Tuesday, 22 March 2016

"My Name is Lucy Barton" by Elizabeth Strout



It is with a gentle grace and ease of style that author Elizabeth Strout pulls you into this tale. So easy in fact it feels less like a fiction being told than it does a reading discovered from notations within a diary. Or perhaps overhearing two friends sitting down in Starbucks sipping their lattes and mochas. 

"There was a time, and it was many years ago now, when I had to stay in a hospital for almost nine weeks."

So begins this beguiling tale. What is revealed during this time, this period of hospitalised incarceration, as Lucy lies in bed visited first by her mom, then a friend is the dysfunctional truth of her childhood with a father who's mood swings were as unpredictable as they were abusive.

At first, as her mother visits, you, the reader, are unaware of how rare a thing this is. Mother and daughter have spent many years apart. They have long been estranged. However, the mother upon hearing of Lucy's appendix operation and the subsequent illness makes the journey visiting her daughter whose side she stays by for five nights.  The conversations are filled with a gentle tension as each plays a polite probing of the others feelings. Almost as if both have a yearning, based upon the distant past, to explore the boundaries of their relationship as much to re-establish a love long held but seldom spoken of. In fact, neither are quite sure how the other really feels about them. So they talk communicate by recollecting family events, historical anecdotes that lessen the gap between them.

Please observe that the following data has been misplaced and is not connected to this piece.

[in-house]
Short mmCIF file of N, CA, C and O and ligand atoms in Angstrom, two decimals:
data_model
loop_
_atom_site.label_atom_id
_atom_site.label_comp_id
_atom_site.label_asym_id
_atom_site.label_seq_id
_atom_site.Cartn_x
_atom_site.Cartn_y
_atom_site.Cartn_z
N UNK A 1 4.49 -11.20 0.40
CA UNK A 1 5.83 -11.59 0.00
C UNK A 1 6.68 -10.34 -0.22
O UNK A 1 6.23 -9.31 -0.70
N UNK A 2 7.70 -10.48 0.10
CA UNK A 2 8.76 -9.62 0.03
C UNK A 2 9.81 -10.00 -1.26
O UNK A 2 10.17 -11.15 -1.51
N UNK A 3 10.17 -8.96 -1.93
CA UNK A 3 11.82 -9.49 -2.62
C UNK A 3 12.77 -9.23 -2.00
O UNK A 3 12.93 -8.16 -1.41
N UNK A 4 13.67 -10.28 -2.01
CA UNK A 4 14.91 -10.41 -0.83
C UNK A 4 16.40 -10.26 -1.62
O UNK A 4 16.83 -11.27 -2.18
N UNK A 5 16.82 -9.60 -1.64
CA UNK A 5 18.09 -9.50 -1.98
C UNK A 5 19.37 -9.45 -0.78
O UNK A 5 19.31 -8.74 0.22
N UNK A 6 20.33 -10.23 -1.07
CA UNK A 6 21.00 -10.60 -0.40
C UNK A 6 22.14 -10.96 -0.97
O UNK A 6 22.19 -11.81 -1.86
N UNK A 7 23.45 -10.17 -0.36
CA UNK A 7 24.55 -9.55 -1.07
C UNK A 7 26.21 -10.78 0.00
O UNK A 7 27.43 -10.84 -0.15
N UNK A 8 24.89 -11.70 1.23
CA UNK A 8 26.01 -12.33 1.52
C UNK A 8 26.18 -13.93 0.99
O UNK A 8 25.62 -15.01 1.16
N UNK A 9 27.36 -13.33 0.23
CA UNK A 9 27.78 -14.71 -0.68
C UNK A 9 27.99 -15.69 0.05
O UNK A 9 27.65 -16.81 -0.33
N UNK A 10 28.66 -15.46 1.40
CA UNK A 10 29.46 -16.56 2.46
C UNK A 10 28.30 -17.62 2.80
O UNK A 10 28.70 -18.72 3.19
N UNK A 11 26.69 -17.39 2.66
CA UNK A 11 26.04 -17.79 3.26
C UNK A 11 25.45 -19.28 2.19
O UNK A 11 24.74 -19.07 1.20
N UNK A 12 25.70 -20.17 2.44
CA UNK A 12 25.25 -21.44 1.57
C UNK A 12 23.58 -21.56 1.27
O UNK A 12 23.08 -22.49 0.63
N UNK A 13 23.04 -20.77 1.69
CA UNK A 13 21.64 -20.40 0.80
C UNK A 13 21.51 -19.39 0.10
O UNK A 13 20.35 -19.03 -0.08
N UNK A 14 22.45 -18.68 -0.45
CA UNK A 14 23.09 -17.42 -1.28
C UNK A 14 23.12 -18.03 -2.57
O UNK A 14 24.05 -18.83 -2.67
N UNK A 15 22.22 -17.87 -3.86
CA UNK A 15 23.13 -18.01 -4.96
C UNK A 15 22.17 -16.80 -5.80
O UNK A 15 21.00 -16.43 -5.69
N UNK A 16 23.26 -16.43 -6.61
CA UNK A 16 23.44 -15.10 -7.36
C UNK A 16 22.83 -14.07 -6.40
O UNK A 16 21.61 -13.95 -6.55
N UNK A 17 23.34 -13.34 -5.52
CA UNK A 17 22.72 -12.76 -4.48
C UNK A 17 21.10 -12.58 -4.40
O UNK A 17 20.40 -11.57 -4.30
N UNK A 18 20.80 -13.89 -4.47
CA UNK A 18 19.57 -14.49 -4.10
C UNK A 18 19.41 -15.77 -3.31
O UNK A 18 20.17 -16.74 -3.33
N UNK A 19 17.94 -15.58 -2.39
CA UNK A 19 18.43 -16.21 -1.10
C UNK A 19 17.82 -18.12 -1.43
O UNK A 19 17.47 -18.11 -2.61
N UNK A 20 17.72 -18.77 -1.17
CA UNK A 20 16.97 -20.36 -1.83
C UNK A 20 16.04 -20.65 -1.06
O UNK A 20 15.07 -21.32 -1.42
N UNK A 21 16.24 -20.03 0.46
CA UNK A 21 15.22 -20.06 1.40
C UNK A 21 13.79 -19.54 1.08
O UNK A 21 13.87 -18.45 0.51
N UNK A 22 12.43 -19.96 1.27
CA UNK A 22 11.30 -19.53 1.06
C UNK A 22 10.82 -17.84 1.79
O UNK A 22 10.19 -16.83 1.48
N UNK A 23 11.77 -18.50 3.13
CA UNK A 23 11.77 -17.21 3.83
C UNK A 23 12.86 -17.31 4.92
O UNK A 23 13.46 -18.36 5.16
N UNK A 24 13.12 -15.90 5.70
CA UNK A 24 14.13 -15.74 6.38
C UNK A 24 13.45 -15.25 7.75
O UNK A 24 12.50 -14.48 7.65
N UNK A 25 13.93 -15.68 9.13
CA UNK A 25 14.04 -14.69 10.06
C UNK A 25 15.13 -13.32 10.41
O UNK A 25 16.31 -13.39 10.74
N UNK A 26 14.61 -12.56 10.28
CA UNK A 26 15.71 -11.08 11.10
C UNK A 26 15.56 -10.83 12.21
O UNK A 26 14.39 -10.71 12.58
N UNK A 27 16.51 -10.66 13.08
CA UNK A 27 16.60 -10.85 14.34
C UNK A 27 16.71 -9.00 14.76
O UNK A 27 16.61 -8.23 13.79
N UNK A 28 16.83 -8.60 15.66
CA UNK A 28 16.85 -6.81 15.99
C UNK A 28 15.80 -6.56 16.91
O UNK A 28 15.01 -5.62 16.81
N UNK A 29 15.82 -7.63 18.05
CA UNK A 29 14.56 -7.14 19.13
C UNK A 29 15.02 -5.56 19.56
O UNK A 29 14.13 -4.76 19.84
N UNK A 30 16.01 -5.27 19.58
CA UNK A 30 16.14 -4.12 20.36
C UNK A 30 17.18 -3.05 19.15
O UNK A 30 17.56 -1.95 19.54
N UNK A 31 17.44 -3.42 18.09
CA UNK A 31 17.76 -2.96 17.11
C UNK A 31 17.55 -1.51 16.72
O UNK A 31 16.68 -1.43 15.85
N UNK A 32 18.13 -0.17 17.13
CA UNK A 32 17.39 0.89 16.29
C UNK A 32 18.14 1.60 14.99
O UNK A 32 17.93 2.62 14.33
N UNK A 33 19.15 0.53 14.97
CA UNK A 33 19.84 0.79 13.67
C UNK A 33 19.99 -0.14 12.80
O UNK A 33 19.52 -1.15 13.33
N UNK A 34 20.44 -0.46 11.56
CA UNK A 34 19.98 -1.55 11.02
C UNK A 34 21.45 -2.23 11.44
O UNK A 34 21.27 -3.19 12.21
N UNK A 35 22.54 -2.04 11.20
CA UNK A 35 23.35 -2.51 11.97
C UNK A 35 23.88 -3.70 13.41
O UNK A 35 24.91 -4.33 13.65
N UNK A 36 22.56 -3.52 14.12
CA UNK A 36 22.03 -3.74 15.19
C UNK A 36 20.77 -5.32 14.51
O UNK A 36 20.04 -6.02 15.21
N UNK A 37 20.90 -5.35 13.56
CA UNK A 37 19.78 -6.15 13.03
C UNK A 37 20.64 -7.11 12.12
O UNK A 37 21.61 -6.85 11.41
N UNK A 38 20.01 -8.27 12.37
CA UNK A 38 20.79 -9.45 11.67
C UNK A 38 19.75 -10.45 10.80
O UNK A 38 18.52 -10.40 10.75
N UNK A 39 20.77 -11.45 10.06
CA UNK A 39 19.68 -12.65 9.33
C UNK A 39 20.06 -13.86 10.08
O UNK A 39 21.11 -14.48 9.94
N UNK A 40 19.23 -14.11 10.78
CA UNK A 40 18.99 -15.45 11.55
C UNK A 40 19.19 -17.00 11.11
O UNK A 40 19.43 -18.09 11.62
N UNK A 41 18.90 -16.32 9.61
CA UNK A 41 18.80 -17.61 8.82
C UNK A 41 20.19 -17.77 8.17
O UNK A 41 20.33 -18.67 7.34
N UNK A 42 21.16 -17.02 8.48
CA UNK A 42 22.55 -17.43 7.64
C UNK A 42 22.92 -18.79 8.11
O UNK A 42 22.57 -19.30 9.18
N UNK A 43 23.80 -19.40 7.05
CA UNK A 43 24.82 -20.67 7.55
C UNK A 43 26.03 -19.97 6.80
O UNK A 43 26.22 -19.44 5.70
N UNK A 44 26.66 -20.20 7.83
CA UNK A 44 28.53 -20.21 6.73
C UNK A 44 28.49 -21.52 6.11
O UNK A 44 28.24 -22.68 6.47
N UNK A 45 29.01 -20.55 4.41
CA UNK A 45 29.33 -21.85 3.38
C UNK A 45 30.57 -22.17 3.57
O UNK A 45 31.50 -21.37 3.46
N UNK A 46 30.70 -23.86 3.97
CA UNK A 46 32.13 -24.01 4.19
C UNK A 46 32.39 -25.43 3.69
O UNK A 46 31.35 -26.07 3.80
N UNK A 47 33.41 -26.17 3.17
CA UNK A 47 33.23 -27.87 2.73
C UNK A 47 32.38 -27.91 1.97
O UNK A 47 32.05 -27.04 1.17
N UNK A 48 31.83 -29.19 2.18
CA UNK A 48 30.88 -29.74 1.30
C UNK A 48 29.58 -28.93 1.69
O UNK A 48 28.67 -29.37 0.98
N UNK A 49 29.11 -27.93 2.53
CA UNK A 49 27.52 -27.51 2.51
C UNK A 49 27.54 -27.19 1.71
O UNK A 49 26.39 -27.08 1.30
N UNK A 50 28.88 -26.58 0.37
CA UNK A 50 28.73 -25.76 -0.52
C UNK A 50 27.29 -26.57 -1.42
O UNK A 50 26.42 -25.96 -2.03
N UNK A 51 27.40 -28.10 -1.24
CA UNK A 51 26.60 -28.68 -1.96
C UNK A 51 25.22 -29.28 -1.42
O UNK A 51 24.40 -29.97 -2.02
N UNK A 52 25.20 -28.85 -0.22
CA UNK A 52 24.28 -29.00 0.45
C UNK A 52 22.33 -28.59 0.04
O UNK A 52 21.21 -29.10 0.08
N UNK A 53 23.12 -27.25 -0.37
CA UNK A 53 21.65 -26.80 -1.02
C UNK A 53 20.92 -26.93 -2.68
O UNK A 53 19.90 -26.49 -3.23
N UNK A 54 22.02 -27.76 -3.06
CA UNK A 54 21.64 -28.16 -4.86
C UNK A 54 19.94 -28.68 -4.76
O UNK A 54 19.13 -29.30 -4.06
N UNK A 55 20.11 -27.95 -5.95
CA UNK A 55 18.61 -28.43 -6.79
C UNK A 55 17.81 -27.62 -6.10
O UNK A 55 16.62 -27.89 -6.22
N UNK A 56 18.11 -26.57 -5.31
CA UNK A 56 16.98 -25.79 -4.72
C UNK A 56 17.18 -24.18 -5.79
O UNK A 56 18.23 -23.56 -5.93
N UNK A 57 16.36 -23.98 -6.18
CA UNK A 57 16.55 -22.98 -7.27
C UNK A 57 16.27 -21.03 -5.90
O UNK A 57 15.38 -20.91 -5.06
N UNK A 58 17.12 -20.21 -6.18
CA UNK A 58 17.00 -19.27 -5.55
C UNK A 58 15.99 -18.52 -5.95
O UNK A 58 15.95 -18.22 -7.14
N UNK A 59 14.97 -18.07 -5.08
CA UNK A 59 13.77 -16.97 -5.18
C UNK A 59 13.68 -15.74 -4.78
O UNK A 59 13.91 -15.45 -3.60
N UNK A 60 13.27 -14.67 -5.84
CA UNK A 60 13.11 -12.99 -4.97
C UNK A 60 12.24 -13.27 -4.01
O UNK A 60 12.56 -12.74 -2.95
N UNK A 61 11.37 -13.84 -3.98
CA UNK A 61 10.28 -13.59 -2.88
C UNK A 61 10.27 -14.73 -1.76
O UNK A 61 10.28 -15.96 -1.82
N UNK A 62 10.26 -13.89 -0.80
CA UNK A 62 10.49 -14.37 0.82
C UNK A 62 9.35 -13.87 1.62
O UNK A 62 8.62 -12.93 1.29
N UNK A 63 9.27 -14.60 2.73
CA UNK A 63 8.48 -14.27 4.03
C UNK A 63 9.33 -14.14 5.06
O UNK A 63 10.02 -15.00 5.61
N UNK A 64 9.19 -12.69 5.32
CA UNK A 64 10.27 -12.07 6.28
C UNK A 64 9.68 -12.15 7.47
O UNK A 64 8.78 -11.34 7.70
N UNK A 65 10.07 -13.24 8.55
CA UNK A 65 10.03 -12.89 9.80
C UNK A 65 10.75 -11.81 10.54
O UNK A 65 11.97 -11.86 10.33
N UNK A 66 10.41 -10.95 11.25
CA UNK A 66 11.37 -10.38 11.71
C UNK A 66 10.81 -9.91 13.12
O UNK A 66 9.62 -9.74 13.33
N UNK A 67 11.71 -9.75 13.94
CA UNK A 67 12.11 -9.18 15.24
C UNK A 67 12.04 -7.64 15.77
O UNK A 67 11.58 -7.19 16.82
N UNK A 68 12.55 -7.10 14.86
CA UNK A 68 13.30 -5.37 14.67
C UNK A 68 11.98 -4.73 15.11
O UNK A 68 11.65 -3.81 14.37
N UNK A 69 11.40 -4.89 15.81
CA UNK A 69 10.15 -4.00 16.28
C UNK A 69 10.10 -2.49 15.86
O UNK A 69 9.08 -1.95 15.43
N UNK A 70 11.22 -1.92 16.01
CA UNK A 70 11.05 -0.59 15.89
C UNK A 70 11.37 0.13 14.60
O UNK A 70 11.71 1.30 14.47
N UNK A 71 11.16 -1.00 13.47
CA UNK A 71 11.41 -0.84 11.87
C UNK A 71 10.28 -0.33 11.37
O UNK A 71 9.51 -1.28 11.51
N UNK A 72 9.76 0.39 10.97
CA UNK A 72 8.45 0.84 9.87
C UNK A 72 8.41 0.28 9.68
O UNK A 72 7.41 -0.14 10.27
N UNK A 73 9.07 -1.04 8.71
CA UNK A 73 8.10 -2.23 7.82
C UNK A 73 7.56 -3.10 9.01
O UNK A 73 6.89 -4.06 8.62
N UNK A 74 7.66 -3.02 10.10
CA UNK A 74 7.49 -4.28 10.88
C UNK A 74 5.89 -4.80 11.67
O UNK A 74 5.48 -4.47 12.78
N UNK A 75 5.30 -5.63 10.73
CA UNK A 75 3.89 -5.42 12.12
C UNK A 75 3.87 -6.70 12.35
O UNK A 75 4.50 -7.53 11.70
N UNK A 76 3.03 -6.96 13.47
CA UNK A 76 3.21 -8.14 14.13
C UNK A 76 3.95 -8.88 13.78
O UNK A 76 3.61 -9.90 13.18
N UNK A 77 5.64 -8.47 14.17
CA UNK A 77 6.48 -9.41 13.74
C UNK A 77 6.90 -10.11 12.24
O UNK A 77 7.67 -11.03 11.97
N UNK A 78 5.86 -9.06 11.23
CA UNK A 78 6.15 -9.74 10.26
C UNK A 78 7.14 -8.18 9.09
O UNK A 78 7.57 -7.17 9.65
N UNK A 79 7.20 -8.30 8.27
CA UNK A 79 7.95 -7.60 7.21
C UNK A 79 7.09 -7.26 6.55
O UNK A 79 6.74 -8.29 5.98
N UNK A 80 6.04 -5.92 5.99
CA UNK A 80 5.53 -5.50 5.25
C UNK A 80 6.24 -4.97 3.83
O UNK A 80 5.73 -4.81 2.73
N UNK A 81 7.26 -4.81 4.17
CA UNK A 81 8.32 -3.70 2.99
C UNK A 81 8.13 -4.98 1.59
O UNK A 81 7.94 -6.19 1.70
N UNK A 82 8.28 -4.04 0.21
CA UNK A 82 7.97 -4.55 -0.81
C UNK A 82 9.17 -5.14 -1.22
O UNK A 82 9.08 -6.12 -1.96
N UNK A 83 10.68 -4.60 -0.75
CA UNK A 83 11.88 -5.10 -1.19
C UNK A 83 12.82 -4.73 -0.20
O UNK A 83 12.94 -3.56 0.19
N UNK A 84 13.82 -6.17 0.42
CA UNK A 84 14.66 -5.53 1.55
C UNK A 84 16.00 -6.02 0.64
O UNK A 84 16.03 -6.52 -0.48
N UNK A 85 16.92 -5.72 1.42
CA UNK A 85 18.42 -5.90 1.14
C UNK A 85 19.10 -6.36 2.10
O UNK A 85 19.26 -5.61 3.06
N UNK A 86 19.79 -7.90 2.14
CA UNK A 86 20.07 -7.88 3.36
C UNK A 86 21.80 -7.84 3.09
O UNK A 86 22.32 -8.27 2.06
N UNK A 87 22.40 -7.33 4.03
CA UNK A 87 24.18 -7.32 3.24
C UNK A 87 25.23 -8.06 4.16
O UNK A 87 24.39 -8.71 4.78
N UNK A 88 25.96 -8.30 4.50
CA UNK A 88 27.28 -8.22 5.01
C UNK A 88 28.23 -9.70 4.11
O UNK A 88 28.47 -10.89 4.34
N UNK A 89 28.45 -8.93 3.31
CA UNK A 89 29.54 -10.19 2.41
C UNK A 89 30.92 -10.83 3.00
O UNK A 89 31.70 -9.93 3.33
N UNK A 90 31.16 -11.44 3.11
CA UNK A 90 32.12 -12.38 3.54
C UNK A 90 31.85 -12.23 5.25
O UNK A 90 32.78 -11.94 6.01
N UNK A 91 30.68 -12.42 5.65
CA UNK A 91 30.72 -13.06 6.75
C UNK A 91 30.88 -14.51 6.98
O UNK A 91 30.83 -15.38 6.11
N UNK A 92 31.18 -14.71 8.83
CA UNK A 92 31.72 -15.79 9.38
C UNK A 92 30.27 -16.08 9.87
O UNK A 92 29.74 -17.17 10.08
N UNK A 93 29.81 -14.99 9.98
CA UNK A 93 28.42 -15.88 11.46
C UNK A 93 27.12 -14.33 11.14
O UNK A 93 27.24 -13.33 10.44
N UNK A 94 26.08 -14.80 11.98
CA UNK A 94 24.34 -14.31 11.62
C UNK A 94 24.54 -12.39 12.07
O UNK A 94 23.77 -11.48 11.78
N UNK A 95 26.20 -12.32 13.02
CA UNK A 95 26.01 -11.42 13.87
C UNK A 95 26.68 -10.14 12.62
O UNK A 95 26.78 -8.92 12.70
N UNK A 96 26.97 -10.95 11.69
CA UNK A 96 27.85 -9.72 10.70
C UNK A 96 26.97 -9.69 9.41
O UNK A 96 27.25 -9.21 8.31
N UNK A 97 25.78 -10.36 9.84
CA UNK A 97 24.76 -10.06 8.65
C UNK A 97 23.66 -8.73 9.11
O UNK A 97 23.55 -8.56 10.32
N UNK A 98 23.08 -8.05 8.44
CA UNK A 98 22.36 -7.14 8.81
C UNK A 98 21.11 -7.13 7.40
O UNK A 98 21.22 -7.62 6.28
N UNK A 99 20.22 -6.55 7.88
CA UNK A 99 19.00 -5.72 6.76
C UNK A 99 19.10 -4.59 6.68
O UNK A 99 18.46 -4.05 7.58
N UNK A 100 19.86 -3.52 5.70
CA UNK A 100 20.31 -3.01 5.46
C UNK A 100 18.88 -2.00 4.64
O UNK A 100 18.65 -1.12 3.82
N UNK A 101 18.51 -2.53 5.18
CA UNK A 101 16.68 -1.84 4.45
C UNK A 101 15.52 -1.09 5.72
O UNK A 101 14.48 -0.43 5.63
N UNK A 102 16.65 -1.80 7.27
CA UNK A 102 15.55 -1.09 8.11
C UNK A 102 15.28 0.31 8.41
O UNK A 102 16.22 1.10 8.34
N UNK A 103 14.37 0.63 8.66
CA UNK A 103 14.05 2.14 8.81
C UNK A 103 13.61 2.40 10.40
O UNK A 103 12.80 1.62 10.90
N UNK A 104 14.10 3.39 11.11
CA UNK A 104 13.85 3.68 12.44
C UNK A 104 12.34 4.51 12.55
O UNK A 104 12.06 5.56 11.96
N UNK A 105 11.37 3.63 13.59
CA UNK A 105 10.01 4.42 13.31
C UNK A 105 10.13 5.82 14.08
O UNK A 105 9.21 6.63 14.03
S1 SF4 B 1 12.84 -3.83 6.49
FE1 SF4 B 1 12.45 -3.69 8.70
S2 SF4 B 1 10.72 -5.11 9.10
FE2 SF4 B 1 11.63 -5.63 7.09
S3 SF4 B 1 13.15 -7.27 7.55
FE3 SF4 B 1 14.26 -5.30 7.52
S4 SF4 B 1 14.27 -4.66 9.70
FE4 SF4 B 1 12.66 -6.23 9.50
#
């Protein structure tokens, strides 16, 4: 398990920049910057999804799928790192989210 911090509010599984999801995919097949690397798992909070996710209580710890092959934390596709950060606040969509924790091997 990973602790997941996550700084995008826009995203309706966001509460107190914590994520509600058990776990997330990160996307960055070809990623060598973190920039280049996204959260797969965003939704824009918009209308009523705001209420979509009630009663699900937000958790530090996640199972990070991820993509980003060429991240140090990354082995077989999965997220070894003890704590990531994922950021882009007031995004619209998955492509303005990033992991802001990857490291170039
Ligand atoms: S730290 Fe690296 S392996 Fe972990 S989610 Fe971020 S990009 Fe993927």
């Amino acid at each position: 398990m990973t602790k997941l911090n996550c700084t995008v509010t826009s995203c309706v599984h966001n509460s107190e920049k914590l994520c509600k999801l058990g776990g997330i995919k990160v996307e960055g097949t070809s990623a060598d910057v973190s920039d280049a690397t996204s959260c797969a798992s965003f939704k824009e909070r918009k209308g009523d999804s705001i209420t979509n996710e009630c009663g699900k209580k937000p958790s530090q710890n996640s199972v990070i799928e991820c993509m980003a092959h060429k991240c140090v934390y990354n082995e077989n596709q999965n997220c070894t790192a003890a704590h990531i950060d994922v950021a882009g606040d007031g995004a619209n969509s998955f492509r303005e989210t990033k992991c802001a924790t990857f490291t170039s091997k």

They're times when a word or statement made causes tension but that passes with a  hurried moving on to safer ground. It becomes apparent that mother has a deep affection for her daughter, for all her children, no less with Lucy than the others but the bugbear in all their lives was, or rather had been, their father, her husband.

The more you read the greater the realisation of the withheld emotions by all parties. Of the resentments felt, the unexpressed love they all felt which for years was kept in check in fear of the father's reaction to them.

Told in as unsentimental manner as possible we learn of the severe deprivation, the extreme poverty Lucy had lived in. With a lack of books, of television and indeed of hugs. Lucy, now a successful writer, recalls how lonely she was, how desperately afraid that the life they all lived would be one lived like that until the end of their days.

When Lucy asks her mother, seated by her bedside, if she loves her the mother is unable to say whether she does or doesn't but replies with the enigmatic, elusive "when your eyes are closed."

It is an emotionally tangled book one that shows us the complexity, in fact, responsibilty of parental love. The real sadness is in the fact that even after all these years Lucy's mom is unable to utter the words her daughter, now an adult and mother of her own, longs to hear.

Remarkably sad yet also a remarkably good read.

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Russell Cuts the Corn From The Brewers Whiskers.

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